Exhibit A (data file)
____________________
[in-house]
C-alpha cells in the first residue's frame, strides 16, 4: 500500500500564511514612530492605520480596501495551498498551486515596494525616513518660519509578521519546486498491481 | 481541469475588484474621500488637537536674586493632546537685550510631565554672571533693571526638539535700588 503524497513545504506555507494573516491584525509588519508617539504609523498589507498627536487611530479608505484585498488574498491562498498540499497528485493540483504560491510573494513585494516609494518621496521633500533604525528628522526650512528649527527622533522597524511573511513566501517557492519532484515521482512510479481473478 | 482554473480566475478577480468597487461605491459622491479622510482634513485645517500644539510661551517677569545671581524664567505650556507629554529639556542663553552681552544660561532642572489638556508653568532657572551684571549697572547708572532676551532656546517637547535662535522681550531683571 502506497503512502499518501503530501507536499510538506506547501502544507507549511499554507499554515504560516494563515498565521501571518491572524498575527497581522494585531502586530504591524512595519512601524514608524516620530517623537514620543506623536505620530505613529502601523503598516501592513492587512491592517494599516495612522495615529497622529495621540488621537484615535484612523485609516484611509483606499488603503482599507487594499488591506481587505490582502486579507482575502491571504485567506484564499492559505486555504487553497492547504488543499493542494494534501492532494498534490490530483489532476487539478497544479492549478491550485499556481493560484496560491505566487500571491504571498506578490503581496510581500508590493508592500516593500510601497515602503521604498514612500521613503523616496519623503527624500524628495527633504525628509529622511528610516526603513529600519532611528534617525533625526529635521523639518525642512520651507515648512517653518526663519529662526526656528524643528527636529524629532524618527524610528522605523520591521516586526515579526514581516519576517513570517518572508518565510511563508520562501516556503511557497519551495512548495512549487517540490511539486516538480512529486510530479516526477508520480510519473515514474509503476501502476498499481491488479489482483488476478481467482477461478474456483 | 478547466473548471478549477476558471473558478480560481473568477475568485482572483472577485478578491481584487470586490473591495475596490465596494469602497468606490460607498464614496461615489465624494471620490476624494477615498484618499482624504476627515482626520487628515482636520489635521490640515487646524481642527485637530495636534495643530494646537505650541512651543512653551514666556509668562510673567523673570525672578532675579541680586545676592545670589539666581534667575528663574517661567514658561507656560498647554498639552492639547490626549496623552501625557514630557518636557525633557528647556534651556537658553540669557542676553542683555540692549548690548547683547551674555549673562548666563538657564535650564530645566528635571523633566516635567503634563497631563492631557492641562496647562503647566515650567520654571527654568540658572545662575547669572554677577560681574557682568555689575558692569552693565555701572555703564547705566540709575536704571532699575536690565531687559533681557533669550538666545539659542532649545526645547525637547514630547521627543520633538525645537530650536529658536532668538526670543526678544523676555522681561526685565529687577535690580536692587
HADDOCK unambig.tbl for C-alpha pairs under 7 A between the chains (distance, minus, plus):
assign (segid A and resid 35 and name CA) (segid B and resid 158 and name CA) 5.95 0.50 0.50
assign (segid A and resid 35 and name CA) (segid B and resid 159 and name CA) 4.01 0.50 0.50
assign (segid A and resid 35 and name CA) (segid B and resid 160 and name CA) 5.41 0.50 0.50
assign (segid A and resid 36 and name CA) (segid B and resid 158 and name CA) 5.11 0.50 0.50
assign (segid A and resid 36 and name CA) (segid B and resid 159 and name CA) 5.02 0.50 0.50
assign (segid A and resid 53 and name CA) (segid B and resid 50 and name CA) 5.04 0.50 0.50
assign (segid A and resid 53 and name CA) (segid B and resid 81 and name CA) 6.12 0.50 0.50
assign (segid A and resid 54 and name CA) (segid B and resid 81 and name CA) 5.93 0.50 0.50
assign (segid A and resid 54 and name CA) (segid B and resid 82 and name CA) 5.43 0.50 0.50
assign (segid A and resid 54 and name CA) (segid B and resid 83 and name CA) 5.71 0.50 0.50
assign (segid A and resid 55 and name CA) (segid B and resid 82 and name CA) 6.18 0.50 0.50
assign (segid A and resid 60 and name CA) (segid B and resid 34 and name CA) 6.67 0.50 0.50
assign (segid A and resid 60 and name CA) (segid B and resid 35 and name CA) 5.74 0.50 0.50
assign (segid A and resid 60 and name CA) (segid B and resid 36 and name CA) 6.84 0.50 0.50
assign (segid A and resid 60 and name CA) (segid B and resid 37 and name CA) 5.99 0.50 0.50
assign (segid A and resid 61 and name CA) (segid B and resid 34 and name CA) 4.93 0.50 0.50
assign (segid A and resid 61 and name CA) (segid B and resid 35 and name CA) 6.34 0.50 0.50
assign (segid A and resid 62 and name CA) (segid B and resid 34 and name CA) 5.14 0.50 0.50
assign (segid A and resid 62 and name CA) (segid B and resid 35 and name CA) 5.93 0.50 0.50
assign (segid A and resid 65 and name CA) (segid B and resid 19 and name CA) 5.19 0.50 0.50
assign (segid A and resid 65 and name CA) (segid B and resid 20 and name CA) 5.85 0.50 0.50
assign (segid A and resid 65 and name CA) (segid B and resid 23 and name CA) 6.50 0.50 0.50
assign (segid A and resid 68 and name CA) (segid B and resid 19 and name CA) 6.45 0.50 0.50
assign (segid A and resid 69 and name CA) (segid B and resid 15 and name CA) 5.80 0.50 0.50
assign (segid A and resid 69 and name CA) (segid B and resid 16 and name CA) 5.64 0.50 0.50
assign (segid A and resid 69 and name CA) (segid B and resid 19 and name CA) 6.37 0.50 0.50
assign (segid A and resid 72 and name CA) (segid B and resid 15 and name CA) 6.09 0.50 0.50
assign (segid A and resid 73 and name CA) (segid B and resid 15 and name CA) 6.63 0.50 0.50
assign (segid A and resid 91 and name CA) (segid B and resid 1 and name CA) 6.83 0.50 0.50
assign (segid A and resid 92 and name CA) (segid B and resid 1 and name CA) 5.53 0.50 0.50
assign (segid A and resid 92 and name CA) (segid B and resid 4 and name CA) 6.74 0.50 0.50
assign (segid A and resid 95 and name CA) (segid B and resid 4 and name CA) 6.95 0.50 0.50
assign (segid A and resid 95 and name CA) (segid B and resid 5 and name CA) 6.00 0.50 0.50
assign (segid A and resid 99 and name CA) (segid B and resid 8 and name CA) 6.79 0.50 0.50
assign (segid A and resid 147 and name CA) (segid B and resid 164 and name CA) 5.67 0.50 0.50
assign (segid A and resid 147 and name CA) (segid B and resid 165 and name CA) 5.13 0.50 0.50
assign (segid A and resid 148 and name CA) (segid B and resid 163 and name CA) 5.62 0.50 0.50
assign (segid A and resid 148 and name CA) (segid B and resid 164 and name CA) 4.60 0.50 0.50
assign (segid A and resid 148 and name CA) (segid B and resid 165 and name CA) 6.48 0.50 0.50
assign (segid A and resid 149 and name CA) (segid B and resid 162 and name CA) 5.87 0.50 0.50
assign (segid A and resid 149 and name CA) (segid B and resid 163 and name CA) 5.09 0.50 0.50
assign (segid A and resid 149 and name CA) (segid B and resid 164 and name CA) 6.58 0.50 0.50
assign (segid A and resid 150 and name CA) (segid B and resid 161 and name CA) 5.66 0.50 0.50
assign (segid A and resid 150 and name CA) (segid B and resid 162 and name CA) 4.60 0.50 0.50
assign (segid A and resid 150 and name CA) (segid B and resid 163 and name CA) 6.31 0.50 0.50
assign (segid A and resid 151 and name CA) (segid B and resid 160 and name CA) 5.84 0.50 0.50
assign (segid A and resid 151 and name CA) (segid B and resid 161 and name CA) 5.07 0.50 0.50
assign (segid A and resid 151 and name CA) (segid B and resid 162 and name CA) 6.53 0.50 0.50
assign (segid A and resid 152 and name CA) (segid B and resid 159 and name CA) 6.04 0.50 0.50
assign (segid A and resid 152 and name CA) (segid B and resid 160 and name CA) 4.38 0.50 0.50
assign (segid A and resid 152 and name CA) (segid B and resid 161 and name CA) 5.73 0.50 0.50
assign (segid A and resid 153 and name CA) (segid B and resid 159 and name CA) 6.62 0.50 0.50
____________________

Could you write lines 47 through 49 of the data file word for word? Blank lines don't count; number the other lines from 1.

assign (segid A and resid 150 and name CA) (segid B and resid 162 and name CA) 4.60 0.50 0.50
assign (segid A and resid 150 and name CA) (segid B and resid 163 and name CA) 6.31 0.50 0.50
assign (segid A and resid 151 and name CA) (segid B and resid 160 and name CA) 5.84 0.50 0.50